“My earliest and most vivid encounter with sheer terror took place in a movie theater when I was 3 years old. It was at the Fresh Pond Cinema in Cambridge, Mass., not during a showing of ‘Cujo’ or ‘It,’ but another dog and clown horror classic (masquerading as a kids’ movie), ‘Air Bud.’ Still indelible in my memory is a particular scene in which the sottish, spiteful clown re-emerges intent on snatching Buddy, our endearing, basketball-dunking dog pal, away from his newfound, but kind, young companion. Even now, I’m not sure what was scarier: watching the clown reappear on the screen, or the deafening, collective cry of fear that erupted from me and the rest of the audience of toddlers.”
— Clare Goslant of Cambridge, Mass., on seeing “Air Bud” at age 3.
“The wicked witch was the most terrifying thing I had ever seen. I screamed and shut my eyes every time she appeared. That same year, after I had watched ‘The Wizard of Oz,’ I was cast as a wicked witch in my second-grade play. I cried and cried when I came home. I had wanted to play the fairy princess. My mother taught me how to cackle. And she said I’d be the star of the show. She was right.”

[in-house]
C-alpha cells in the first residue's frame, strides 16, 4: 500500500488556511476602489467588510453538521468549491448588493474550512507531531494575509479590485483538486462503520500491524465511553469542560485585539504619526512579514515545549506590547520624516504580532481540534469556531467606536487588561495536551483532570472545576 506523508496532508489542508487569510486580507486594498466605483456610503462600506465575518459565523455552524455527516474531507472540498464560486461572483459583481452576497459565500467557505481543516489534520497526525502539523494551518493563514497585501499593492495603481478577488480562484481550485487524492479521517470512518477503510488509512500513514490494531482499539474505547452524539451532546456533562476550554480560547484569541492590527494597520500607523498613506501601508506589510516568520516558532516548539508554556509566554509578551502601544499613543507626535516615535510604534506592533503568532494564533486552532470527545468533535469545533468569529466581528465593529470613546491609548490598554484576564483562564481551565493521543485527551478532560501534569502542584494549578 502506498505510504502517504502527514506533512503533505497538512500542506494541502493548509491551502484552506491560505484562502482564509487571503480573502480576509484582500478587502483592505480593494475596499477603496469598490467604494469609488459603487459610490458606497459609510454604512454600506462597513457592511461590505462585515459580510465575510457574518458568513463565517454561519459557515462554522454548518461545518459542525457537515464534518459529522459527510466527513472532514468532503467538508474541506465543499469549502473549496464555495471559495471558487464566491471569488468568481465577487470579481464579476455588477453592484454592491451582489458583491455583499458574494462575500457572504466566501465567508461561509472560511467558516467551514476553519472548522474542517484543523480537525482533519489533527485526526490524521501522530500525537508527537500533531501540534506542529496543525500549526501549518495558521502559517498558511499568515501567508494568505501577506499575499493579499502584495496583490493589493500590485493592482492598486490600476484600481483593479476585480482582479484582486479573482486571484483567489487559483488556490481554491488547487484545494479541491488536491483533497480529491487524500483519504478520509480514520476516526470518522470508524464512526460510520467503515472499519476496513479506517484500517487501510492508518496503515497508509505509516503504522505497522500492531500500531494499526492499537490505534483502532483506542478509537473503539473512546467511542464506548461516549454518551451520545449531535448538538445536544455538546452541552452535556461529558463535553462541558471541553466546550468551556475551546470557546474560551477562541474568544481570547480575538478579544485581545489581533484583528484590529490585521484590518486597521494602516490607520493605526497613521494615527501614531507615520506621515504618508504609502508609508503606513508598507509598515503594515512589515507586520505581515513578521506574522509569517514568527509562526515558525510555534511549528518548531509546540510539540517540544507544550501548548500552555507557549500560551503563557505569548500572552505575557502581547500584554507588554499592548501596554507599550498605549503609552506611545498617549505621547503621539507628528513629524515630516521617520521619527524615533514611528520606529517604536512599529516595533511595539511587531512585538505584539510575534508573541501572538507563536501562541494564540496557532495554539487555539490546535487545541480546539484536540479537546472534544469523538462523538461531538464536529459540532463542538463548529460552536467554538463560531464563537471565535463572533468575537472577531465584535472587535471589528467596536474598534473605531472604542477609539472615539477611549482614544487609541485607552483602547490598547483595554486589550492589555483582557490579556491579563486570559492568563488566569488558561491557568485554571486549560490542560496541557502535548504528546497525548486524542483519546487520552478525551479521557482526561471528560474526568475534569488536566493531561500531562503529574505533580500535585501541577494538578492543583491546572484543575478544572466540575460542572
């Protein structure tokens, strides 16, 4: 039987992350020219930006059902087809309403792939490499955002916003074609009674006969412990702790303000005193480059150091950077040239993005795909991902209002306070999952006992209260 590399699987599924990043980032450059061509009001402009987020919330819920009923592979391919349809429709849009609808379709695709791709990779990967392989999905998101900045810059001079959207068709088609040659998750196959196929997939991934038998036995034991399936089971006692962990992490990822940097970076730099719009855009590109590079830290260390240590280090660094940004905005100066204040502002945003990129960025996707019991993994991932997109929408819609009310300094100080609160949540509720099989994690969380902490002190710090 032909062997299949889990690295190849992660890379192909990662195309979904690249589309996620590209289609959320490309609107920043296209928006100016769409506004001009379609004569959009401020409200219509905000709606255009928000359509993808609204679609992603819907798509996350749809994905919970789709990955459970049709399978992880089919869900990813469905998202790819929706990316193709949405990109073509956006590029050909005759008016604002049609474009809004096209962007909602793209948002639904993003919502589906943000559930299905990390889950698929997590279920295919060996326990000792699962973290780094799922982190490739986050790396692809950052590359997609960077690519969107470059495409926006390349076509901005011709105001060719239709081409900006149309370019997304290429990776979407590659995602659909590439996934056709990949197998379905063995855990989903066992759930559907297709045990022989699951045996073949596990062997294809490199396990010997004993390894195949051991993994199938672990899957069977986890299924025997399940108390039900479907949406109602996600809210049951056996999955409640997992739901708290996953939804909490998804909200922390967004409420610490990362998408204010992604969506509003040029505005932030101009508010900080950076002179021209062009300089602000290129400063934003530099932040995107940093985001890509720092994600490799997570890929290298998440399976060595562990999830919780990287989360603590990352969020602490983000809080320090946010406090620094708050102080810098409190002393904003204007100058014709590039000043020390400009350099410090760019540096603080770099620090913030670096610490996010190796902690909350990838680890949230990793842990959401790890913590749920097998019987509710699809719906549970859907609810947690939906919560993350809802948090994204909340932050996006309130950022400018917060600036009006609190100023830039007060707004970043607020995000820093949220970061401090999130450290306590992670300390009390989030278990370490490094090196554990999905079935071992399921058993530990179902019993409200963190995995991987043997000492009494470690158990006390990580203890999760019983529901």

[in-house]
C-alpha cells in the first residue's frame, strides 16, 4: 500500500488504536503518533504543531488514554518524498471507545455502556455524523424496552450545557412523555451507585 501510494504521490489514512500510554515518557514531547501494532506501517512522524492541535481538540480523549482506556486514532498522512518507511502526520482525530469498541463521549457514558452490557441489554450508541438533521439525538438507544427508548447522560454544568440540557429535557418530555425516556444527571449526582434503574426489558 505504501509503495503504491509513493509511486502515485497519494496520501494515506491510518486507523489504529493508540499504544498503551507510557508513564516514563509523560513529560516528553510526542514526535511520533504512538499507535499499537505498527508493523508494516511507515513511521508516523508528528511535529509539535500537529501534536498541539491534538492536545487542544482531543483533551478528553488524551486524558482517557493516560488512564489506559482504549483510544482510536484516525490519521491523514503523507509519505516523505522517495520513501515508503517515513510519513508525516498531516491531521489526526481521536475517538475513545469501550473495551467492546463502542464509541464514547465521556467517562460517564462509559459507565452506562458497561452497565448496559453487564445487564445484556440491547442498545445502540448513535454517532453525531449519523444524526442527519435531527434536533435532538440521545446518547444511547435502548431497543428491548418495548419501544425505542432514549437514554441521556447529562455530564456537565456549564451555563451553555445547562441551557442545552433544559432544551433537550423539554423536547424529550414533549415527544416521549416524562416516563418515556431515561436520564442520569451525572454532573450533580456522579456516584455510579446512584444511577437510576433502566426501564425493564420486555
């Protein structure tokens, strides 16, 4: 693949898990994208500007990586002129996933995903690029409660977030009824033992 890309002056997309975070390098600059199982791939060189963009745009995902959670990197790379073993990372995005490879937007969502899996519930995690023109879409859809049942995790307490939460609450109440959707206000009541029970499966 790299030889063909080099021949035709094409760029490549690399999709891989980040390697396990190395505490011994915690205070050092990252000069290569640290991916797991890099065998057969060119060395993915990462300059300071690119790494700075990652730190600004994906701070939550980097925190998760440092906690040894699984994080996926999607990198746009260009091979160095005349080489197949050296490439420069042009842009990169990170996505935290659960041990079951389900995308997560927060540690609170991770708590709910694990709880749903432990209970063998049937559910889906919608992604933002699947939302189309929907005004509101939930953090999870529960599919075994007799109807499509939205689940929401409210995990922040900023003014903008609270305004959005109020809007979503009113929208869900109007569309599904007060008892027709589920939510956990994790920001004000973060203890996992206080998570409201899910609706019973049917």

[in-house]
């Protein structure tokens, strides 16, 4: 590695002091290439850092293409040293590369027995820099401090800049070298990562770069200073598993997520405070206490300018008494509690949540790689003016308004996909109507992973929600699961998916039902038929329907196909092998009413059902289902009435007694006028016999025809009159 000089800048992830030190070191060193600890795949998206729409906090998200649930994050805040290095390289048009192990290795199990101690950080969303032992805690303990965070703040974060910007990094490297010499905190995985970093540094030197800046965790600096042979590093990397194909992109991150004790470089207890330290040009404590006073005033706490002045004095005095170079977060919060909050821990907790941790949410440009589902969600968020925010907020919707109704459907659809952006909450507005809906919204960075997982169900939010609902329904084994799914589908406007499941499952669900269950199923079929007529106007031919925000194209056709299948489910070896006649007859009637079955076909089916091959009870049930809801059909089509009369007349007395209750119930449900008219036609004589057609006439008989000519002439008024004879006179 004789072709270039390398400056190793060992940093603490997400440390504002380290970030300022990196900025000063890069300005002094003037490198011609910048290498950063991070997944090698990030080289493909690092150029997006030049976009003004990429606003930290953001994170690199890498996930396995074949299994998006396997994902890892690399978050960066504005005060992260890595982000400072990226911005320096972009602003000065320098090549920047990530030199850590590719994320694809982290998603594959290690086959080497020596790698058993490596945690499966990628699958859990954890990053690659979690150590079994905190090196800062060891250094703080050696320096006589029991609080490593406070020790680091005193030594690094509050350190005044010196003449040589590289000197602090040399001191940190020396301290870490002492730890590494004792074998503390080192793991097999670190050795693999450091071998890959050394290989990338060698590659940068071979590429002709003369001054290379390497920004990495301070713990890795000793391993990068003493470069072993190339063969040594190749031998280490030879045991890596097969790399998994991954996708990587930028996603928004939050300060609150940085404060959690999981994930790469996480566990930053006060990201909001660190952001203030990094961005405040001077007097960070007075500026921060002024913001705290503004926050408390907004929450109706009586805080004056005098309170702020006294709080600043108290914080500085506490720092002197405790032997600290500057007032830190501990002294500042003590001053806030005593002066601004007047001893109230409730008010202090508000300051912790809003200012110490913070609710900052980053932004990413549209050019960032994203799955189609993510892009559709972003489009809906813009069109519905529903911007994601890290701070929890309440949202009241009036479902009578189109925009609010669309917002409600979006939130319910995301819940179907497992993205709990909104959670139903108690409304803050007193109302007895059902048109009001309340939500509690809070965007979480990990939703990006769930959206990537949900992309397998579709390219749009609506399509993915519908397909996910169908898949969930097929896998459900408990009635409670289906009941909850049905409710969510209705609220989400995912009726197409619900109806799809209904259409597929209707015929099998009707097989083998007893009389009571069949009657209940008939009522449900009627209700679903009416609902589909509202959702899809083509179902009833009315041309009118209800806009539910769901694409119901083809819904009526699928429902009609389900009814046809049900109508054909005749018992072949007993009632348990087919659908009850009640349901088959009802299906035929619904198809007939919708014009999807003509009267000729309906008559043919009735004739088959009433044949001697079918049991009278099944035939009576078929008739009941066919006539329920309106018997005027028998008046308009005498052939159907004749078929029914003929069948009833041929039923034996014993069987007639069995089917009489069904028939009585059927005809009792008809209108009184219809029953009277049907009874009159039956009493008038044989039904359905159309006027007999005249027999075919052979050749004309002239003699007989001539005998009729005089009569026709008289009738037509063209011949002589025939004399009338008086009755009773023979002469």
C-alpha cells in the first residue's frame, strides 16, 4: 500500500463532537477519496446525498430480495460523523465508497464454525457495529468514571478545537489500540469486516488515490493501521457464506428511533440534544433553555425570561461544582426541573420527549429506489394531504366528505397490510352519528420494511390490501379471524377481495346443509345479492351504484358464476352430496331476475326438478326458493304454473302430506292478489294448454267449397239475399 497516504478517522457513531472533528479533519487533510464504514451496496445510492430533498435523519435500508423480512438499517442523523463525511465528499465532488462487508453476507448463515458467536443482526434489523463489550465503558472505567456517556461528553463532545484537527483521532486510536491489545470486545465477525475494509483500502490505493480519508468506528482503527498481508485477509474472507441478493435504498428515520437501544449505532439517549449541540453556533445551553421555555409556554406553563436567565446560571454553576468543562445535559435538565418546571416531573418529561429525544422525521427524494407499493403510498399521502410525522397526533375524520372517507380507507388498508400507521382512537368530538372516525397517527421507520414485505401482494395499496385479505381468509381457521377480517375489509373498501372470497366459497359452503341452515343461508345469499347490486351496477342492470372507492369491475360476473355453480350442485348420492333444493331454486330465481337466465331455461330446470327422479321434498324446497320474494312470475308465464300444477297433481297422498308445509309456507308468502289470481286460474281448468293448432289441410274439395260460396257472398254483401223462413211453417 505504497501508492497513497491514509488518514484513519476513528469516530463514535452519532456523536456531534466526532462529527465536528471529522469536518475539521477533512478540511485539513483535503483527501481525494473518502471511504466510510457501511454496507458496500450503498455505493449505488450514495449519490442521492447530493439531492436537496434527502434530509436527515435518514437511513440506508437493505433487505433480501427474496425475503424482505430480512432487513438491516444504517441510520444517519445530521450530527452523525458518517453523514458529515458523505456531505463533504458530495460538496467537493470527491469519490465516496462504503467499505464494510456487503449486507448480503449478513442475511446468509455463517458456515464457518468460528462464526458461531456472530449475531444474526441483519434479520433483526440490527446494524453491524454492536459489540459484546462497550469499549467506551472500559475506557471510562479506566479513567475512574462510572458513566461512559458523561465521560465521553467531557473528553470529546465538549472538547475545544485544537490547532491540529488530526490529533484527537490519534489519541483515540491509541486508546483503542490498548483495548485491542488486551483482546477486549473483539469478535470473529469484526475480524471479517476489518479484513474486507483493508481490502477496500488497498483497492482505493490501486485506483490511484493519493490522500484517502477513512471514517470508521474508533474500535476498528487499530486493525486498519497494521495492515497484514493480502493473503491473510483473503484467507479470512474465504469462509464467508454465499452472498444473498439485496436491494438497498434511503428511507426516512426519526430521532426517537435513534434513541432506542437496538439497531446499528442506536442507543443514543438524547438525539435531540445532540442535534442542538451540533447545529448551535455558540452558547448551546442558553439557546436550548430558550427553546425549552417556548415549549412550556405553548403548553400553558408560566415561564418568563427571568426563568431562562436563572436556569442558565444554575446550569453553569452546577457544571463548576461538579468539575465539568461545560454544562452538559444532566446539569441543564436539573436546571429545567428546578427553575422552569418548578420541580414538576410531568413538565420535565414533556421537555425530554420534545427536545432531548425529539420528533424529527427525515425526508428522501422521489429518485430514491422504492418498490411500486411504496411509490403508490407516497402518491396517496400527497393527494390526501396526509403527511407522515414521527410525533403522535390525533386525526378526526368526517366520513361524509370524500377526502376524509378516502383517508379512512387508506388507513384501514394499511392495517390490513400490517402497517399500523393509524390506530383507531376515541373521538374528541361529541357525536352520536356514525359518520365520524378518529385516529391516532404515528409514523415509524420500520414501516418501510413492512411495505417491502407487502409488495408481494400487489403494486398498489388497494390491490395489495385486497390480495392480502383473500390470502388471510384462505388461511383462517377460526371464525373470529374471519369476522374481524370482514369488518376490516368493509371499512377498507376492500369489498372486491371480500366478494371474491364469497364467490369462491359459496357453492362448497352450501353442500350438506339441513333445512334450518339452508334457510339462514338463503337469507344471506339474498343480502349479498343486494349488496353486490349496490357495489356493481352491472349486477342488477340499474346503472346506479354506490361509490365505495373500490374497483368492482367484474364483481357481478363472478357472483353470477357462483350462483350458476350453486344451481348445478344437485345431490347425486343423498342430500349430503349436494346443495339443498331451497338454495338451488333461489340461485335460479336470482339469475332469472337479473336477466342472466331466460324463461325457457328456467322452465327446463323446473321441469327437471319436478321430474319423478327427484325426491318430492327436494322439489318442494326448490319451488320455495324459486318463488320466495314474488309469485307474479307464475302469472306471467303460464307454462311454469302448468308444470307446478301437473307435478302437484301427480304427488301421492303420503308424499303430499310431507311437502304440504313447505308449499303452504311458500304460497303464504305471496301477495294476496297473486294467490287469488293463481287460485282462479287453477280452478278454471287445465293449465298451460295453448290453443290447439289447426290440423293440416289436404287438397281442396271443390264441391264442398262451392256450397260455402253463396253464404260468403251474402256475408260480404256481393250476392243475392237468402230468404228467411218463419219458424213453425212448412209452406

— Cathy Arden of New York, on seeing “The Wizard of Oz” at age 7.
“It was supposed to be a children’s movie, but the scene of Bambi’s mother dying in a forest was something I found terrifying!”
— Carter Bancroft of Huntington, N.Y., on seeing “Bambi” at age 5.
“My older sister and I were dropped off at the big movie theater for the Saturday matinee. She left me all by myself and went off with her girlfriends. This was before parental helicopter-ing. ‘The Wizard of Oz’ would later be broadcast annually on TV. Kids were able to cuddle with grown-ups in the safety of their own home, with the happy songs, cute little Munchkins and Dorothy’s funny friends. There’s no place like home. That’s a whole different process than I experienced, and it was a whole different picture for me. It was not so much my young age, but watching a family movie in that wild setting, having such a powerful effect on my senses, made it my first scary movie. I was scarred for life.”
— Don Feiler of Mattituck, N.Y., on seeing “The Wizard of Oz” at age 5.